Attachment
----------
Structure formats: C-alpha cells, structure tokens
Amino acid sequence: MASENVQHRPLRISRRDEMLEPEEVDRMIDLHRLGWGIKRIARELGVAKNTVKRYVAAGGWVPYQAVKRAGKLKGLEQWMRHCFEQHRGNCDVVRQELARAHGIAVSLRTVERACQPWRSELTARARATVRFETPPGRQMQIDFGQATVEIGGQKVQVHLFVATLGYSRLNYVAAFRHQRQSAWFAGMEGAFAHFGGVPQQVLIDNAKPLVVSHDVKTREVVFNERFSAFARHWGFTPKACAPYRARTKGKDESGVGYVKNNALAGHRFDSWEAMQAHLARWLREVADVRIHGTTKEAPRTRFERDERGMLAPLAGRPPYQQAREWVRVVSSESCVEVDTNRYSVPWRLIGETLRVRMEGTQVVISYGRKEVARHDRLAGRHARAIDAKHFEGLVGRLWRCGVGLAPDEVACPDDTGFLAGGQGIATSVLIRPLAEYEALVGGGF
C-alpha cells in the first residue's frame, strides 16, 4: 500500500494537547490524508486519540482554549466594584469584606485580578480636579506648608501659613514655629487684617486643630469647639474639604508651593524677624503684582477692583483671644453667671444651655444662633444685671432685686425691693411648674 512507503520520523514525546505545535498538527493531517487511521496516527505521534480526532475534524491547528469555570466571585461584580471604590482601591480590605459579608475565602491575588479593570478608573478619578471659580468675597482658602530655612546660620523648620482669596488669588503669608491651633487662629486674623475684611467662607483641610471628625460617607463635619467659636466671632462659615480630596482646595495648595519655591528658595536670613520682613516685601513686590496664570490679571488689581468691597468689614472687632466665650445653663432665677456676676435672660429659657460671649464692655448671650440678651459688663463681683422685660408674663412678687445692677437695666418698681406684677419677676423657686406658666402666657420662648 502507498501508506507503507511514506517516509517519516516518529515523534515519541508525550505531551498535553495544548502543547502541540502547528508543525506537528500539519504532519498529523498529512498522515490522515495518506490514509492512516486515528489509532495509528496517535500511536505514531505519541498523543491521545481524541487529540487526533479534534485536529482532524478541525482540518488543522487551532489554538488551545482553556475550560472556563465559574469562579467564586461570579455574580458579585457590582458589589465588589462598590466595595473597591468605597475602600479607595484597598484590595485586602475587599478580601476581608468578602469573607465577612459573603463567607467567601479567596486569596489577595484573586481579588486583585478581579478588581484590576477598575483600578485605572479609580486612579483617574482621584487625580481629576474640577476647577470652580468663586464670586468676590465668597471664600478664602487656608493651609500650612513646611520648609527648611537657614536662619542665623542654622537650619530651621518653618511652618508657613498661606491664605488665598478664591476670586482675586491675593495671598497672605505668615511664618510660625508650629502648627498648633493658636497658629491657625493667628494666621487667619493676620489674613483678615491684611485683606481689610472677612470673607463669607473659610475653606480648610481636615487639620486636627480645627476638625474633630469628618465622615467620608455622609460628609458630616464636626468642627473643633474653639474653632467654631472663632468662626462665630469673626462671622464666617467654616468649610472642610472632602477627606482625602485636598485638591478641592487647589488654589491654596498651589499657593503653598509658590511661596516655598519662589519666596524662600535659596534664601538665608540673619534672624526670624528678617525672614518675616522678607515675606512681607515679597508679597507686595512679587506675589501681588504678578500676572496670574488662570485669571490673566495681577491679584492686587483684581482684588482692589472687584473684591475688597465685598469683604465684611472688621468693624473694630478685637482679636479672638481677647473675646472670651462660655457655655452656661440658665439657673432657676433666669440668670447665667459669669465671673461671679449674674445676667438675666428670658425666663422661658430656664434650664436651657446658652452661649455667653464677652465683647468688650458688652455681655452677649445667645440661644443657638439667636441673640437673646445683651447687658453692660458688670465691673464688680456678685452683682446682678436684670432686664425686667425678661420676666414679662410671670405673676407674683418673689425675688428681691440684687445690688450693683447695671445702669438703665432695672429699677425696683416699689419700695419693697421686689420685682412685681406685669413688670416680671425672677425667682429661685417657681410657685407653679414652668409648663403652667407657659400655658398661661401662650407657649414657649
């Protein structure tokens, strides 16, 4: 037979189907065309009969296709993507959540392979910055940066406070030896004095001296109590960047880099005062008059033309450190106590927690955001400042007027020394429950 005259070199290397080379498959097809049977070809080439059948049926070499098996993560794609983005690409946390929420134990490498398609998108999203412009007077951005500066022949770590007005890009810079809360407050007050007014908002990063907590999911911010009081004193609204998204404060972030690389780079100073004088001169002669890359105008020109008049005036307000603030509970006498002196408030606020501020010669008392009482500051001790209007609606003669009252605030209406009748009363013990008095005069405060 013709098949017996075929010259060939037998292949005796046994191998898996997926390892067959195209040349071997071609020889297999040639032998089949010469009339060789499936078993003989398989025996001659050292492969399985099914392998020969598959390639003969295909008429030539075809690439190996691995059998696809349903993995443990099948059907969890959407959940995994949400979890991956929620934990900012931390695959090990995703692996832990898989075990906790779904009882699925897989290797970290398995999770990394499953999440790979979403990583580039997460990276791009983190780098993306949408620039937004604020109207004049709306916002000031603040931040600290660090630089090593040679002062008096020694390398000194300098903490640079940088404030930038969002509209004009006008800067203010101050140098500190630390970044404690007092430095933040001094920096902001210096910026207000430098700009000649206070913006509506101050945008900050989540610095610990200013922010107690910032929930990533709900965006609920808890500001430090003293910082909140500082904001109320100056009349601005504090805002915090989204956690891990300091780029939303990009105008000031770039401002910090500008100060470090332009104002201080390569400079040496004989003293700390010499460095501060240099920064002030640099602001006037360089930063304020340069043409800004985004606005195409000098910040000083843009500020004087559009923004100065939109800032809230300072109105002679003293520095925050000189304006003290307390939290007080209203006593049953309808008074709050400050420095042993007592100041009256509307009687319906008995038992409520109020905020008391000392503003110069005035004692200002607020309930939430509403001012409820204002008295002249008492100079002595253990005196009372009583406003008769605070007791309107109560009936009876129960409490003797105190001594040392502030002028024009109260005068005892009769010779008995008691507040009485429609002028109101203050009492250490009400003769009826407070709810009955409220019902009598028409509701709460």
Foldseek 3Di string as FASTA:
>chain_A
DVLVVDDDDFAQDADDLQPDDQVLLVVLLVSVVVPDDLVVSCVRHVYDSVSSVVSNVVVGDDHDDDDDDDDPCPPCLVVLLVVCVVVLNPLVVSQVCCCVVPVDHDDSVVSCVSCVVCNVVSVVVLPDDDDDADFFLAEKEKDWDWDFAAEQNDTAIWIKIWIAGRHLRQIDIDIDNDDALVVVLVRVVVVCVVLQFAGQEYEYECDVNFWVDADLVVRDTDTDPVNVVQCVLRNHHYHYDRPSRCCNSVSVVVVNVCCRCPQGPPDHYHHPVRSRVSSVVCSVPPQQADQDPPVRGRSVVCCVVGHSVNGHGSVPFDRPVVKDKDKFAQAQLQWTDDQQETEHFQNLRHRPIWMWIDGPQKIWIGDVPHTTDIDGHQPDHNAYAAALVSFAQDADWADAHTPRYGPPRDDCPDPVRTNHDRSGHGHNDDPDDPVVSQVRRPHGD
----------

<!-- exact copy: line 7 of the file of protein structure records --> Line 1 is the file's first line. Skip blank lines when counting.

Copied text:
DVLVVDDDDFAQDADDLQPDDQVLLVVLLVSVVVPDDLVVSCVRHVYDSVSSVVSNVVVGDDHDDDDDDDDPCPPCLVVLLVVCVVVLNPLVVSQVCCCVVPVDHDDSVVSCVSCVVCNVVSVVVLPDDDDDADFFLAEKEKDWDWDFAAEQNDTAIWIKIWIAGRHLRQIDIDIDNDDALVVVLVRVVVVCVVLQFAGQEYEYECDVNFWVDADLVVRDTDTDPVNVVQCVLRNHHYHYDRPSRCCNSVSVVVVNVCCRCPQGPPDHYHHPVRSRVSSVVCSVPPQQADQDPPVRGRSVVCCVVGHSVNGHGSVPFDRPVVKDKDKFAQAQLQWTDDQQETEHFQNLRHRPIWMWIDGPQKIWIGDVPHTTDIDGHQPDHNAYAAALVSFAQDADWADAHTPRYGPPRDDCPDPVRTNHDRSGHGHNDDPDDPVVSQVRRPHGD